less gas or diesel fuel. Hybrid vehicles average about 50 miles per gallon and electric vehicles can get
over 130 miles per gallon (electric equivalent) while the current average for the US vehicle stock is
approximately 25 miles per gallon. Non-hybrid gasoline and diesel vehicles have also been increasing in
fuel efficiency due to higher CAFE Standards.
States can tax alternative fuels and/or alternative fuel vehicles to generate revenue. In NC, alternative
fuels (ethanol, propane, and compressed natural gas) are converted to gasoline gallon equivalent (GGE)
or diesel gallon equivalent (DGE) and are charged the state motor fuel tax. Other states collect per-
gallon excise tax on the use of alternative fuels. Furthermore, some states apply the general sales and
use tax to purchase of alternative fuel. Some states, like Oregon, are launching pilot programs to tax
drivers by their total vehicle miles traveled (VMT) rather than by how much fuel they consume.
Currently, the American Petroleum Institute (API), estimates that total state taxes and fees on gasoline
in North Carolina is 35.35 cents per gallon. Comparatively, NC’s total gas tax rate is ranked 14th of the 50
states. 11 The Tax Foundation has also calculated the share of state and local road spending that is
covered by state and local tolls, user fees, and user taxes. In NC, they estimate that 63.2 percent of
state/local road spending is covered by state tolls, fees, and taxes. In this category North Carolina ranks
8th of the 50 states. 12
Additionally, many states have created fees, permits, decals, or special license plates that allow
alternative fuel vehicles owners to pay annual fees in lieu of an excise tax. The structure of these fees
vary with most states administering fees per vehicle. A few states have imposed fees on dealers of
alternative fuels.
In summary, the common methods for generating revenue from alternative fuel vehicles, include:
       1) Fees on EVs, including battery electric vehicles, plug-in hybrid EVs, and hybrid vehicles.
             a. Registration fees - paid annually


b. License fees - paid once per ownership
       2) Fees on other alternative fuels and alternative fuel vehicles (propane, natural gas, ethanol)
              a. Vehicle fees
              b. Dealer fees for alternative fuels
       3) VMT-based fees - typically called Mileage-based Users Fees (MBUF)
       4) Excise tax on fuels, including propane, natural gas, and/or ethanol

Types of Actions
Fees on EVs
A total of 21 states have enacted legislation creating registration fees for electric vehicles. However, the
Oklahoma Supreme Court found the bill unconstitutional because it did not meet state mandates for the
passage of a revenue bill. As a result, 20 states have active EV registration fees.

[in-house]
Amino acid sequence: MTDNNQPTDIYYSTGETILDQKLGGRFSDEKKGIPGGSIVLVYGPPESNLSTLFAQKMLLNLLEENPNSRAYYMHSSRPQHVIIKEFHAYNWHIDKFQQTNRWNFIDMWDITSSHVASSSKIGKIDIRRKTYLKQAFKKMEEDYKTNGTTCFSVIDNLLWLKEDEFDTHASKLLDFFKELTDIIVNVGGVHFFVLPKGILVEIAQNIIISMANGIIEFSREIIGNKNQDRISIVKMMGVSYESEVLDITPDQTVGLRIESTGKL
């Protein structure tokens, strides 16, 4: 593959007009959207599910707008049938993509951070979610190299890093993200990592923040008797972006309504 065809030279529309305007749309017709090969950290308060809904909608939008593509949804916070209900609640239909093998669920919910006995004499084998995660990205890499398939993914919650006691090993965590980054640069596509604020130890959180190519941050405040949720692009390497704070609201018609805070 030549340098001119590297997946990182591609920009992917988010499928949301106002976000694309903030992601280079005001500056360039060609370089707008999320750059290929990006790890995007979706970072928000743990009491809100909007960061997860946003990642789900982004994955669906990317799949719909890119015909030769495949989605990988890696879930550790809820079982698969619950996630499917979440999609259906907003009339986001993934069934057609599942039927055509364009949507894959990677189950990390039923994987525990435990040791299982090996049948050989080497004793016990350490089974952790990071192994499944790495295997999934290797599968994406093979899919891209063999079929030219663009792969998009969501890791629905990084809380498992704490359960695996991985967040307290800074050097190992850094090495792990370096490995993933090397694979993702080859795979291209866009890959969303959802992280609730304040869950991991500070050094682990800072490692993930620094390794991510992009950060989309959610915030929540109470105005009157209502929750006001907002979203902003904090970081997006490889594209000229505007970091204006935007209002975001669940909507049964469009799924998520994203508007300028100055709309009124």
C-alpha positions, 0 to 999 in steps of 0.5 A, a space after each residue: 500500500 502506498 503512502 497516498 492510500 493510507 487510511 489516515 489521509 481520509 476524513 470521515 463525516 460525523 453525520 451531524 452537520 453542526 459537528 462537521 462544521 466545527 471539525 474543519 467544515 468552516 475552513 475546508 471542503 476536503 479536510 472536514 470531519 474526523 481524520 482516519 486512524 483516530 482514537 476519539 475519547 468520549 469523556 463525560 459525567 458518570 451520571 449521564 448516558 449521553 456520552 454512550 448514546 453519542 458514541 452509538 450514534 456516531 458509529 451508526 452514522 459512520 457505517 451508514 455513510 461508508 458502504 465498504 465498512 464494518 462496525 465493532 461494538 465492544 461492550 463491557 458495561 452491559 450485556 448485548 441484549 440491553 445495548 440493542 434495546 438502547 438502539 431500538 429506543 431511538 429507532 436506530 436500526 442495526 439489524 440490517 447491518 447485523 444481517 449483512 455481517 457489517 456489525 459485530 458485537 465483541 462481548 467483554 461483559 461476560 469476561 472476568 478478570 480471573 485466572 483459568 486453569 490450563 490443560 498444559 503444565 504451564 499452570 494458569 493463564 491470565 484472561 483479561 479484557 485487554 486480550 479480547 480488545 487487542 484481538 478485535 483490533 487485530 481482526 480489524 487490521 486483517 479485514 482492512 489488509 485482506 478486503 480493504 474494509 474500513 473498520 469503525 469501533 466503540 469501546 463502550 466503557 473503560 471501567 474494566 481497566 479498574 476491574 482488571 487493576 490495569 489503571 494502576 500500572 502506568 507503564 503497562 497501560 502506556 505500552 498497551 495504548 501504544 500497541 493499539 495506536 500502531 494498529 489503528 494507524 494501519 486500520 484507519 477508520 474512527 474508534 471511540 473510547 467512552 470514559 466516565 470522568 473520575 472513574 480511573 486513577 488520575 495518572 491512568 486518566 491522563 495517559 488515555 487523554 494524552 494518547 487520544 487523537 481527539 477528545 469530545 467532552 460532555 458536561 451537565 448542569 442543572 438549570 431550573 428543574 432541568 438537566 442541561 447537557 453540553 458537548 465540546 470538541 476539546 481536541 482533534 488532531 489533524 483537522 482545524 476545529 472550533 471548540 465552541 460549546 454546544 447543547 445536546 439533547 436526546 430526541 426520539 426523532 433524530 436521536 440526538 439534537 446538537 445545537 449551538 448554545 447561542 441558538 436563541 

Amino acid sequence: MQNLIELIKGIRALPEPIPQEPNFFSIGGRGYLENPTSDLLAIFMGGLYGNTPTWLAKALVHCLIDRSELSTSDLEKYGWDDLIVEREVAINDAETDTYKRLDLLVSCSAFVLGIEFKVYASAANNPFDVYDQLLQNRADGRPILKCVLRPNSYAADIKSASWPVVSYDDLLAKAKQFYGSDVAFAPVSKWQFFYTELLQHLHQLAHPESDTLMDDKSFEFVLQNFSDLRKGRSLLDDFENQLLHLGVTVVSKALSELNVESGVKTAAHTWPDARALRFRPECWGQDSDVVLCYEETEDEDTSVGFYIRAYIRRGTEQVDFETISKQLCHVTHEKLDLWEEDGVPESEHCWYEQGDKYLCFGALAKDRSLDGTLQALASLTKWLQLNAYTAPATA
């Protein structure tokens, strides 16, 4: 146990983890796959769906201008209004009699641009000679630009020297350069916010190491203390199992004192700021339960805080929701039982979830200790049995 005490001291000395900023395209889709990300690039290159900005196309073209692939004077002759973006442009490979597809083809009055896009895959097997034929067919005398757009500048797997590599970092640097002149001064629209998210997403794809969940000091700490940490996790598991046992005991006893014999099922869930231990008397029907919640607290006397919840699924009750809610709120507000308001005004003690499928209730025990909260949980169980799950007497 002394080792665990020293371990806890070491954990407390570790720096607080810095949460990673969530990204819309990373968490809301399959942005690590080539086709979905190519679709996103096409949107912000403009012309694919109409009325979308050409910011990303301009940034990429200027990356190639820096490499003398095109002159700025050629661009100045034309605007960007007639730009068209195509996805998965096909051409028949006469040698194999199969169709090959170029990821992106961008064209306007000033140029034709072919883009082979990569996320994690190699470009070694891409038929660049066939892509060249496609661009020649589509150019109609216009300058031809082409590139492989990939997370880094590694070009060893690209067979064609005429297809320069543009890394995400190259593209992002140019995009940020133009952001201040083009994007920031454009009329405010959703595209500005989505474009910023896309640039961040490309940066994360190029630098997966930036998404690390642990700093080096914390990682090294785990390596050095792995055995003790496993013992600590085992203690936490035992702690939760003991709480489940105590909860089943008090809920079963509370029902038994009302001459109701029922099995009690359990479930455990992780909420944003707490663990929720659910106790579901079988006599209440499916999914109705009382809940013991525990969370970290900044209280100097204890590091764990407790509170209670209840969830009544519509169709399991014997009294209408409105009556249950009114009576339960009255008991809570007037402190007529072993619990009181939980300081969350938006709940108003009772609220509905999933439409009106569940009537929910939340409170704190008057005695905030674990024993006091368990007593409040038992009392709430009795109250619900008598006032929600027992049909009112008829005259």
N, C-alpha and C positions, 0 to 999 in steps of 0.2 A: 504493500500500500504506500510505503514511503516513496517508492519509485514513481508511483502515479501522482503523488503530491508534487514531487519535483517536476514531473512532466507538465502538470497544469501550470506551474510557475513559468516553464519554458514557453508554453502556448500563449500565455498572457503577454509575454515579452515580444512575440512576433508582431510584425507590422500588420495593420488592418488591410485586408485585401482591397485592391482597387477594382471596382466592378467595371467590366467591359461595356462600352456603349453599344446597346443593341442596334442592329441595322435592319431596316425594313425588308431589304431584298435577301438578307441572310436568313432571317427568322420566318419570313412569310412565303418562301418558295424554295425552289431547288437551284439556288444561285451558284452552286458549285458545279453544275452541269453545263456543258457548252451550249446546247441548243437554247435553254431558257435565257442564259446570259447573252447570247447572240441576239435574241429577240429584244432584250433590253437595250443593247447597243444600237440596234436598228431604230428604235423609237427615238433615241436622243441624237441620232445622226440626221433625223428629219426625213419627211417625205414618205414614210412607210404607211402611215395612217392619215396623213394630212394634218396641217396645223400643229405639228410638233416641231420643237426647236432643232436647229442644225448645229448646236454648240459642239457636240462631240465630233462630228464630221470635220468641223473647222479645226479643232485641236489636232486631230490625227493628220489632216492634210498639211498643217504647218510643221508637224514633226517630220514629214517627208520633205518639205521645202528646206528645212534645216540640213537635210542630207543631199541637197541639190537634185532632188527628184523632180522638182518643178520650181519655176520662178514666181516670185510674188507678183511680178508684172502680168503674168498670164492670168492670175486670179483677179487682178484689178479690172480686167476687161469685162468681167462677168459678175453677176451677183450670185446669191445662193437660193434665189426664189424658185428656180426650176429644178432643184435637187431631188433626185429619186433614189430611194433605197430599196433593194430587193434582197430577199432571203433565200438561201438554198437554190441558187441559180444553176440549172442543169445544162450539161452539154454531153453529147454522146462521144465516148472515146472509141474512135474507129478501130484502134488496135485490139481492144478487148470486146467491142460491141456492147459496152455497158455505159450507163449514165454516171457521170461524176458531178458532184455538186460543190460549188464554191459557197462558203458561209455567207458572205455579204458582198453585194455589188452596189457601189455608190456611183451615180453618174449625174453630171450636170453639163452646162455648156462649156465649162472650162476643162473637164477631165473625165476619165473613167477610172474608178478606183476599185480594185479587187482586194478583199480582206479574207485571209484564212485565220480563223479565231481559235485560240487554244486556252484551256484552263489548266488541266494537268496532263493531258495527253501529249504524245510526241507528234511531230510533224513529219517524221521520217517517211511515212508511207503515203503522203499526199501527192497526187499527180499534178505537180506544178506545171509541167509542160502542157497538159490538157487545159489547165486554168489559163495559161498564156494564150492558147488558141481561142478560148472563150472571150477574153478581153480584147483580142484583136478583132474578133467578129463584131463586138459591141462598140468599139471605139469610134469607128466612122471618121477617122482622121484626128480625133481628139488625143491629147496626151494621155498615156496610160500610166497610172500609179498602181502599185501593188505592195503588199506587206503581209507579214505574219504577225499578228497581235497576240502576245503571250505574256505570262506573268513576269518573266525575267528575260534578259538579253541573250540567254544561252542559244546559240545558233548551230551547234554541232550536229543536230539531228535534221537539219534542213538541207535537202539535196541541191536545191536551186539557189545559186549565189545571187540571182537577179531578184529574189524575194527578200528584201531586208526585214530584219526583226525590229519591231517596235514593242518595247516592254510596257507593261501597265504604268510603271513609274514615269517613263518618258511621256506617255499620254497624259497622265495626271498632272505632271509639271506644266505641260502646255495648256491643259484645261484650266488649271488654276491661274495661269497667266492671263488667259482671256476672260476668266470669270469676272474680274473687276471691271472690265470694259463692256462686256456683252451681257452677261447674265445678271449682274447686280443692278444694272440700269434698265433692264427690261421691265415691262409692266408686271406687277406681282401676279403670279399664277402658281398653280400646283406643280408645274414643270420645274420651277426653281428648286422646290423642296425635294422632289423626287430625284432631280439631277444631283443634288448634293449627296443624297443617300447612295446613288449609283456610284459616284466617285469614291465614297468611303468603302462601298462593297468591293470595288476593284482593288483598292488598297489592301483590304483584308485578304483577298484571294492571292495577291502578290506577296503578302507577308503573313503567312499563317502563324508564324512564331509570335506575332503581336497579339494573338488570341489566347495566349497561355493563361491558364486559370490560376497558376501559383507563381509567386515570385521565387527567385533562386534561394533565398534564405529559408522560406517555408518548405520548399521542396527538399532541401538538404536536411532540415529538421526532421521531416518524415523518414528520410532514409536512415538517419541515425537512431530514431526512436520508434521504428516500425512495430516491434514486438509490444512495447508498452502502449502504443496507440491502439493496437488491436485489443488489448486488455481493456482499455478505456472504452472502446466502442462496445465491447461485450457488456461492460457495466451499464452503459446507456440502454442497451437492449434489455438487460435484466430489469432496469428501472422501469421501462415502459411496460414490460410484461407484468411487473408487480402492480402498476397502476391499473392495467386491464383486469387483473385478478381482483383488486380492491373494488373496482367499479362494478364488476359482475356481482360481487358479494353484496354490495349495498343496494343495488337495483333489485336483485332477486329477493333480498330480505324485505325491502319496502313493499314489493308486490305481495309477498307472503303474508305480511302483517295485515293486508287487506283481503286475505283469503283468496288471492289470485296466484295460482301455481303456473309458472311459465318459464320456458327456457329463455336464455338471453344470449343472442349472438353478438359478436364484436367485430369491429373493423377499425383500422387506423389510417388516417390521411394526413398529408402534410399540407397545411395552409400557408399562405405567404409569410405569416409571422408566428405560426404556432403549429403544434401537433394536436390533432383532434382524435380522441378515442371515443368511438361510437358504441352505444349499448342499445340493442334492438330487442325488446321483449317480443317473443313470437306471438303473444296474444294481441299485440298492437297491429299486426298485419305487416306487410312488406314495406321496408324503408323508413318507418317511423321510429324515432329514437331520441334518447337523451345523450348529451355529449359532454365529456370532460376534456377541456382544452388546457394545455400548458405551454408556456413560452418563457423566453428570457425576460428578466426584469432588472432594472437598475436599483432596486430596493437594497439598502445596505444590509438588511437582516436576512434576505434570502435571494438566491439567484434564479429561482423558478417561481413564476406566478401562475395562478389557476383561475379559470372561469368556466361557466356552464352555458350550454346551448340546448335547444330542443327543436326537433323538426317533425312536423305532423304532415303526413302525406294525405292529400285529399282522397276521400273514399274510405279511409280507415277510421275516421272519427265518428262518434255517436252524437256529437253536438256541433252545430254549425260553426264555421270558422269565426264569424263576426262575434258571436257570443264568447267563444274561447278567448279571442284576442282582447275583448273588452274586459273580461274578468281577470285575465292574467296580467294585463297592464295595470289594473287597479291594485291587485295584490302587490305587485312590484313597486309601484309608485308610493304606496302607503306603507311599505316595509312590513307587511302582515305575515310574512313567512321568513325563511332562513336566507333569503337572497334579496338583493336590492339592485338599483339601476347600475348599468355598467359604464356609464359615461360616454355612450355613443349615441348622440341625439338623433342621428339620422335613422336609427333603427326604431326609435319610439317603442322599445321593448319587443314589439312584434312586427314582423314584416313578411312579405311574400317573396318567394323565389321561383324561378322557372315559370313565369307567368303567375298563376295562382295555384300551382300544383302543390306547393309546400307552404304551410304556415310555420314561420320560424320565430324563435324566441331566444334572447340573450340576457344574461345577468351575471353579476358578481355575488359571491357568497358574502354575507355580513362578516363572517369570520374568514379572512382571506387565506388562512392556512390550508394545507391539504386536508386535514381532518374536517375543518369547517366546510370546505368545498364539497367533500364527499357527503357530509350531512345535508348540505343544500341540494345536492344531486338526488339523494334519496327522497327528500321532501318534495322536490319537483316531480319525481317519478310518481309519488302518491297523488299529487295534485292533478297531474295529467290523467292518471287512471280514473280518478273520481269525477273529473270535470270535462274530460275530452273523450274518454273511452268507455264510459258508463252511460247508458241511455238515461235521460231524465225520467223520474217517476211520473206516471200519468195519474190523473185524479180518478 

Details related to the 20 states with active EV registration fees are outlined in Appendix A - Registration
Fees for EVs. The table summarizes fees for BEVs, PHEVs, and hybrid vehicles and outlines a few details
for how states are implementing these fees.
In North Carolina, BEV and PHEV owners are required to pay a fee of $130 per year. This cost is in
addition to traditional registration fees and taxes. The current registration fee was enacted by HB97 in
2015. Previously, HB 1449 (2017) had created an EV fee of $100 per year.
Collecting lost transportation revenue is typically one of the rationales used to justify the creation of
registration or license fees for EVs. In particular, BEVs are powered by electricity without the use of any
petroleum fuels.
EV fees for BEVs range from $50 to $200 per year. Of the 20 states with EV fees, legislation varies for
how fees are applied to PHEVs and HEVs. Sixteen states apply fees to PHEVs with fees ranging from $20
to $130 per year. And five states include hybrids in their EV fee structures; these fees range from $10 to
$70 per year.

Fees on Other Alternative Fuels and Vehicles (including propane, natural gas, ethanol) 13
Some states have created fees for other alternative fuel vehicles, including vehicles fueled by natural
gas, propane, and ethanol. These fees may be collected from drivers on an annual basis or collected
from dealers / suppliers of alternative fuel. Annual decals or fees due at vehicle registration are the most
common. These fees may be in lieu of or in addition to fuel excise taxes paid for fuel at the pump.
Currently, 13 states apply annual fees to alternative fuel vehicles. Kansas, Indiana, Texas, and
Washington require decals, permits, or fees for propane alternative fuel vehicles (cars and trucks).
Natural gas and propane vehicles in Oregon and Oklahoma are subject to annual fees in lieu of state fuel
It can be difficult to track and identify the multitude of fees for different types of fuels. Most states have
different programs for managing the fees and/or taxes on different alternative fuels. However, a few
states have a system of registration fees or decals that cover all alternative fuel types (including
propane, natural gas, and electric vehicles). For example, Missouri has special fuel decals for each


alternative fuel vehicle type which are managed through a single program within the Department of
Revenue. And, in Nebraska, any vehicle powered by an alternative fuel is subject to an annual
registration fee of $75.
Seven states - including Delaware, Florida, Indiana, Michigan, Minnesota, Montana, and Wisconsin -
require dealers of alternative fuel get a license or pay an additional fee in order to distribute or sell
alternative fuels.

VMT-based Fees
A Mileage-Based User Fees (MBUF) or a vehicle miles traveled (VMT) fee can levy a user fee on miles
driven in a specific vehicle rather than applying the current excise tax based on fuel consumed (cents per
gallon). Currently, no states have implemented a MBUF or VMT-fee completely for an entire state.